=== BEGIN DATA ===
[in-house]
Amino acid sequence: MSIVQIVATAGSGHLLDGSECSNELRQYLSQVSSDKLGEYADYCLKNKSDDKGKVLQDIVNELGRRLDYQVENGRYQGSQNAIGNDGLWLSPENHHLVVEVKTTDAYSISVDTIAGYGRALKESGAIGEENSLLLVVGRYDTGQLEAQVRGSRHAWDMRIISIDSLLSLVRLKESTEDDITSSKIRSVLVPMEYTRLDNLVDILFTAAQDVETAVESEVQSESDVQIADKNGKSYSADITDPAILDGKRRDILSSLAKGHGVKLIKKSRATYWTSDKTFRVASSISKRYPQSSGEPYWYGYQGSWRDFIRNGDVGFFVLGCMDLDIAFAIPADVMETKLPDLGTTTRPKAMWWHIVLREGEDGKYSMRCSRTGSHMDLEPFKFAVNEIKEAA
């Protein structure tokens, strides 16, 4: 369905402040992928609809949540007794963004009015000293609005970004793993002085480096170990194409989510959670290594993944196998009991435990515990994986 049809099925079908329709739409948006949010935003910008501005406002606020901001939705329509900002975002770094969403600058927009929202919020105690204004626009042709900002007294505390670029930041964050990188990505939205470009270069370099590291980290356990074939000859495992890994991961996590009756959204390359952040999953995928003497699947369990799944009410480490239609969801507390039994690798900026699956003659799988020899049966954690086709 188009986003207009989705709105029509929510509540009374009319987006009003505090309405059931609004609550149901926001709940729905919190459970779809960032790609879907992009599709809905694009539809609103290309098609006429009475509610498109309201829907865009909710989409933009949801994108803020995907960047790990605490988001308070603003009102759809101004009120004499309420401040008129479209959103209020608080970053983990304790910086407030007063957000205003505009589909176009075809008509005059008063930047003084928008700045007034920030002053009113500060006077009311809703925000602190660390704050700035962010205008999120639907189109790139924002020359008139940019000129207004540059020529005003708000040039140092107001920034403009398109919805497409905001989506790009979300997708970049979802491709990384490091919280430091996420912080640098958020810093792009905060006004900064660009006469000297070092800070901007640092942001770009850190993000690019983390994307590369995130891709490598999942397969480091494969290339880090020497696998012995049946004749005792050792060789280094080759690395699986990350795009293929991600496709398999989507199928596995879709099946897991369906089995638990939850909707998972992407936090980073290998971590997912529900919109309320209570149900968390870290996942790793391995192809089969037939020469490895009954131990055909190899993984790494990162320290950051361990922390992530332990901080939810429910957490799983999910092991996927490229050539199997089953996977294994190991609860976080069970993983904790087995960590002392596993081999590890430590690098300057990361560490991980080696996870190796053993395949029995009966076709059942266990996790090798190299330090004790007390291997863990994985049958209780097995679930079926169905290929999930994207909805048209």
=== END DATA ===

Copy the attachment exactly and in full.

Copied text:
[in-house]
Amino acid sequence: MSIVQIVATAGSGHLLDGSECSNELRQYLSQVSSDKLGEYADYCLKNKSDDKGKVLQDIVNELGRRLDYQVENGRYQGSQNAIGNDGLWLSPENHHLVVEVKTTDAYSISVDTIAGYGRALKESGAIGEENSLLLVVGRYDTGQLEAQVRGSRHAWDMRIISIDSLLSLVRLKESTEDDITSSKIRSVLVPMEYTRLDNLVDILFTAAQDVETAVESEVQSESDVQIADKNGKSYSADITDPAILDGKRRDILSSLAKGHGVKLIKKSRATYWTSDKTFRVASSISKRYPQSSGEPYWYGYQGSWRDFIRNGDVGFFVLGCMDLDIAFAIPADVMETKLPDLGTTTRPKAMWWHIVLREGEDGKYSMRCSRTGSHMDLEPFKFAVNEIKEAA
């Protein structure tokens, strides 16, 4: 369905402040992928609809949540007794963004009015000293609005970004793993002085480096170990194409989510959670290594993944196998009991435990515990994986 049809099925079908329709739409948006949010935003910008501005406002606020901001939705329509900002975002770094969403600058927009929202919020105690204004626009042709900002007294505390670029930041964050990188990505939205470009270069370099590291980290356990074939000859495992890994991961996590009756959204390359952040999953995928003497699947369990799944009410480490239609969801507390039994690798900026699956003659799988020899049966954690086709 188009986003207009989705709105029509929510509540009374009319987006009003505090309405059931609004609550149901926001709940729905919190459970779809960032790609879907992009599709809905694009539809609103290309098609006429009475509610498109309201829907865009909710989409933009949801994108803020995907960047790990605490988001308070603003009102759809101004009120004499309420401040008129479209959103209020608080970053983990304790910086407030007063957000205003505009589909176009075809008509005059008063930047003084928008700045007034920030002053009113500060006077009311809703925000602190660390704050700035962010205008999120639907189109790139924002020359008139940019000129207004540059020529005003708000040039140092107001920034403009398109919805497409905001989506790009979300997708970049979802491709990384490091919280430091996420912080640098958020810093792009905060006004900064660009006469000297070092800070901007640092942001770009850190993000690019983390994307590369995130891709490598999942397969480091494969290339880090020497696998012995049946004749005792050792060789280094080759690395699986990350795009293929991600496709398999989507199928596995879709099946897991369906089995638990939850909707998972992407936090980073290998971590997912529900919109309320209570149900968390870290996942790793391995192809089969037939020469490895009954131990055909190899993984790494990162320290950051361990922390992530332990901080939810429910957490799983999910092991996927490229050539199997089953996977294994190991609860976080069970993983904790087995960590002392596993081999590890430590690098300057990361560490991980080696996870190796053993395949029995009966076709059942266990996790090798190299330090004790007390291997863990994985049958209780097995679930079926169905290929999930994207909805048209």